# Tide-Producing Forces

Ocean tides are the result of gravitational interactions between the earth, moon, and sun and the waters of the earth. Earth’s gravity holds you and me and everything else on the earth’s surface in a firm grip. Although it’s a very small force, lunar gravity also acts on you and me and the earth itself. The reason we don’t “fall” straight into the moon is that there is a separate force counteracting the lunar attractive force.

In the diagram at left, the lunar force is designated FM and the offsetting force is the centrifugal force, FC, produced by the revolution of the earth about its common center of gravity with the moon. If the earth and moon were “twin planets” with equal size and mass, the common center would be a point halfway between them but because the earth is much larger and more massive than the moon, it’s actually a point lying just inside the earth.

As the image at left shows, we can regard the forces FM and FC to be in balance (FM = FC) for the earth as a whole and acting at a single point at the earth’s center. Similarly, as the earth orbits the sun it experiences solar attractive forces like those of the earth-moon system but of lesser magnitude.

Away from the earth’s center, the forces shown above are not in balance. Local differences in the magnitude and direction of Fand FC  make up the “differential” or tide producing forces that vary across the earth’s surface. The centrifugal force, FC , is the same everywhere. However, the attractive force, FM , varies inversely as the square of the distance from the moon and always points toward the center of the moon. A person standing on the earth at the point closest to the moon would experience (but hardly feel!) a differential force of about 0.0000001g per unit of mass, acting toward the moon (FM >FC), compared with the normal 1g caused by earth’s gravity alone (force = mass times acceleration; ‘g’ is the acceleration of earth’s gravity, about 32 ft/sec per sec or 9.8 m/sec per sec).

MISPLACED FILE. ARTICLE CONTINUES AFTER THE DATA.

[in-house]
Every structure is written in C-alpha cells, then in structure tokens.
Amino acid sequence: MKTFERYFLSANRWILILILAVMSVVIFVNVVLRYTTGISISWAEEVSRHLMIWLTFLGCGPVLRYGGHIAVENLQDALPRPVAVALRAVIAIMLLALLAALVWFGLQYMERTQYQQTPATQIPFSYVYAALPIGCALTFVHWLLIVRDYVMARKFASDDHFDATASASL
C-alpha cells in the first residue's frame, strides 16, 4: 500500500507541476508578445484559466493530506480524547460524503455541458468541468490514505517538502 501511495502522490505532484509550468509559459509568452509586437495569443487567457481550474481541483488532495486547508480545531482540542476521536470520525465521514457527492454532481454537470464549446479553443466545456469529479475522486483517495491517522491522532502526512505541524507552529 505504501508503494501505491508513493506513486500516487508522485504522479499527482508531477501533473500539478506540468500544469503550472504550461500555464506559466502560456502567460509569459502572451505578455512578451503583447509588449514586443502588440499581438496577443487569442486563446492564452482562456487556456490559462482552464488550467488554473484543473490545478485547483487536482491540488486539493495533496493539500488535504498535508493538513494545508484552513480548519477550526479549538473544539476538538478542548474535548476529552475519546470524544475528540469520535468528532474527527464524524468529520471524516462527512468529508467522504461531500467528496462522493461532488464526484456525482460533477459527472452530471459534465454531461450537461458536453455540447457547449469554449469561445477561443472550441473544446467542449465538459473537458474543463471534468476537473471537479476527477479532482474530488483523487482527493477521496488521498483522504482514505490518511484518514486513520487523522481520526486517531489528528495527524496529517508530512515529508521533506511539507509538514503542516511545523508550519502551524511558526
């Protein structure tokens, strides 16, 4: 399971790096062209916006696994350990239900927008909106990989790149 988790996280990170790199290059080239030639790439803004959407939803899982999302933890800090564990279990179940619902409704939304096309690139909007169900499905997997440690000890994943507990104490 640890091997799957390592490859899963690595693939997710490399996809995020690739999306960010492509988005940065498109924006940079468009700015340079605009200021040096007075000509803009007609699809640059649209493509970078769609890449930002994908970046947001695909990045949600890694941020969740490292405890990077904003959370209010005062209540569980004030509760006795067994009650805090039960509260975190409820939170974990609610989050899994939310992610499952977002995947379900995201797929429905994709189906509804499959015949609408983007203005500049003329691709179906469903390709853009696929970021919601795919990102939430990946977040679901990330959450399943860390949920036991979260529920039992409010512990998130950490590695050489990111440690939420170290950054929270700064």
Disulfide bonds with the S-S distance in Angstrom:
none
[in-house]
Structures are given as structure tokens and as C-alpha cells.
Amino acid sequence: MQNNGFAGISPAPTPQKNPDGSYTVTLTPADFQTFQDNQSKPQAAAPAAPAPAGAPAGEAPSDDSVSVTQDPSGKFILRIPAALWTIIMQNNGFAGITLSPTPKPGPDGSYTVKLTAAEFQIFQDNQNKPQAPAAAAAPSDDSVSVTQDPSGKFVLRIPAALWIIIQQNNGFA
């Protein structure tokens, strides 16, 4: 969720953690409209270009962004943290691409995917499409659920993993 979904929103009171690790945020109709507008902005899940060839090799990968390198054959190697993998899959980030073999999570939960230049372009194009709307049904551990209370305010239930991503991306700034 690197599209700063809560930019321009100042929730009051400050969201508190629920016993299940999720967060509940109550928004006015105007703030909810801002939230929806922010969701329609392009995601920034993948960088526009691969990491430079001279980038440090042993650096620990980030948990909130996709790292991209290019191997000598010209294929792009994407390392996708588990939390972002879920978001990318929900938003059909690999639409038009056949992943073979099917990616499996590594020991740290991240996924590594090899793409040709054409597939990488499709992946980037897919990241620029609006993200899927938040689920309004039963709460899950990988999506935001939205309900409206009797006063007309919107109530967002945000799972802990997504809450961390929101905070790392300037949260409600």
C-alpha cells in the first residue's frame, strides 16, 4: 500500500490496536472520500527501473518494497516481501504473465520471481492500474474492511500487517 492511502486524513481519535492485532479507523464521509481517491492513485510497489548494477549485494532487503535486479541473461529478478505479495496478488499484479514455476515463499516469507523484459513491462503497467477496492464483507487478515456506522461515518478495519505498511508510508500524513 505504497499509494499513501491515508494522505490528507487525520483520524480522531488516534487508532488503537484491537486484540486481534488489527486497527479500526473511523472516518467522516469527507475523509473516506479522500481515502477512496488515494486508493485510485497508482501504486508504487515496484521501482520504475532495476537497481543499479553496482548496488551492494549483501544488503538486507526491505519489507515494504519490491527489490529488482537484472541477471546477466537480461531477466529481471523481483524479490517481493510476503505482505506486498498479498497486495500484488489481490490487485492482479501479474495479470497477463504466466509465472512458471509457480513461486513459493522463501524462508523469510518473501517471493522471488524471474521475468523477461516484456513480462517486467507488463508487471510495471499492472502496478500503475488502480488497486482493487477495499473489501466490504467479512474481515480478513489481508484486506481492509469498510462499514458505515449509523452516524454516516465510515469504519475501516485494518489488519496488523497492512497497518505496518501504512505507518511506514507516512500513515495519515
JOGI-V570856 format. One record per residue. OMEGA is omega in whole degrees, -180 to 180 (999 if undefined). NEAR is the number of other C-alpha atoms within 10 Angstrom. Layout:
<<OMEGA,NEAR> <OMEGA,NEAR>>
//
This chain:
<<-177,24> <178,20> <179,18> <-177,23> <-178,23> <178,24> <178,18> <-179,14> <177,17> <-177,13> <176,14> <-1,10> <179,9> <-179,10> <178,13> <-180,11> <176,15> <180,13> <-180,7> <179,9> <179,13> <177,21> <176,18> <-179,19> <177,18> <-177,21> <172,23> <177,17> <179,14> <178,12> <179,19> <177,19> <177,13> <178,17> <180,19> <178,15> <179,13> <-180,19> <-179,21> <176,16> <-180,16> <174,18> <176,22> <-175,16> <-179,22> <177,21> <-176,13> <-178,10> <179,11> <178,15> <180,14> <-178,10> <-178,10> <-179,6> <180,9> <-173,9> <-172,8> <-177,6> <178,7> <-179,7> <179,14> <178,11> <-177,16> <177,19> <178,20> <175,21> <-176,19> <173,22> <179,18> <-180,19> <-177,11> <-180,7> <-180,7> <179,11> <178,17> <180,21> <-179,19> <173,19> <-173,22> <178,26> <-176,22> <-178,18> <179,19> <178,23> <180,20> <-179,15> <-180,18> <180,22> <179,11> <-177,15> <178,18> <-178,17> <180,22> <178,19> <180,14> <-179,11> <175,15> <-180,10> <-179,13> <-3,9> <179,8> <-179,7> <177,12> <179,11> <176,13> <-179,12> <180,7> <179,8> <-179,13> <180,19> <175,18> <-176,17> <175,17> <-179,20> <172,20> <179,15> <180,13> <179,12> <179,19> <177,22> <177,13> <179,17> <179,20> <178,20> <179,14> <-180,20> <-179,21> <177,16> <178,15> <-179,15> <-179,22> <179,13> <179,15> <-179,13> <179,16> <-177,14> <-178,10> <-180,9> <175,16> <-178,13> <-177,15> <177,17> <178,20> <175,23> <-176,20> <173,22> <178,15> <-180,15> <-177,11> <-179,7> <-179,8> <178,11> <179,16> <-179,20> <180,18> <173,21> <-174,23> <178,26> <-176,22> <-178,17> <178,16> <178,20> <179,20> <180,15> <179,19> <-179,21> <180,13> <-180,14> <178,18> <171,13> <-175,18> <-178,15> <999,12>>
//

One earth diameter farther away on the opposite side of the earth from the moon, the differential force is about 0.0000001g per unit of mass, acting away from the moon (FC >FM). How can forces so small move huge volumes of water around and produce global tides? The answer lies in the amount of mass and the force direction. Vertical forces in particular are insignificant in comparison to earth’s gravity. Imagine trying to lift a small car off the ground - earth’s gravity proves more than a match for most of us and it’s even hard to push one slightly uphill! But on a level roadway, it becomes a much easier task, particularly if several friends (more mass) are helping to push. So, too, will the ocean volumes (lots of mass) respond readily to the horizontal component of the differential force - the tractive forces shown in red in the diagram below. We can think of these as a net of forces – a force field – thrown over the globe and aligned with the moon, trapping a spinning earth inside.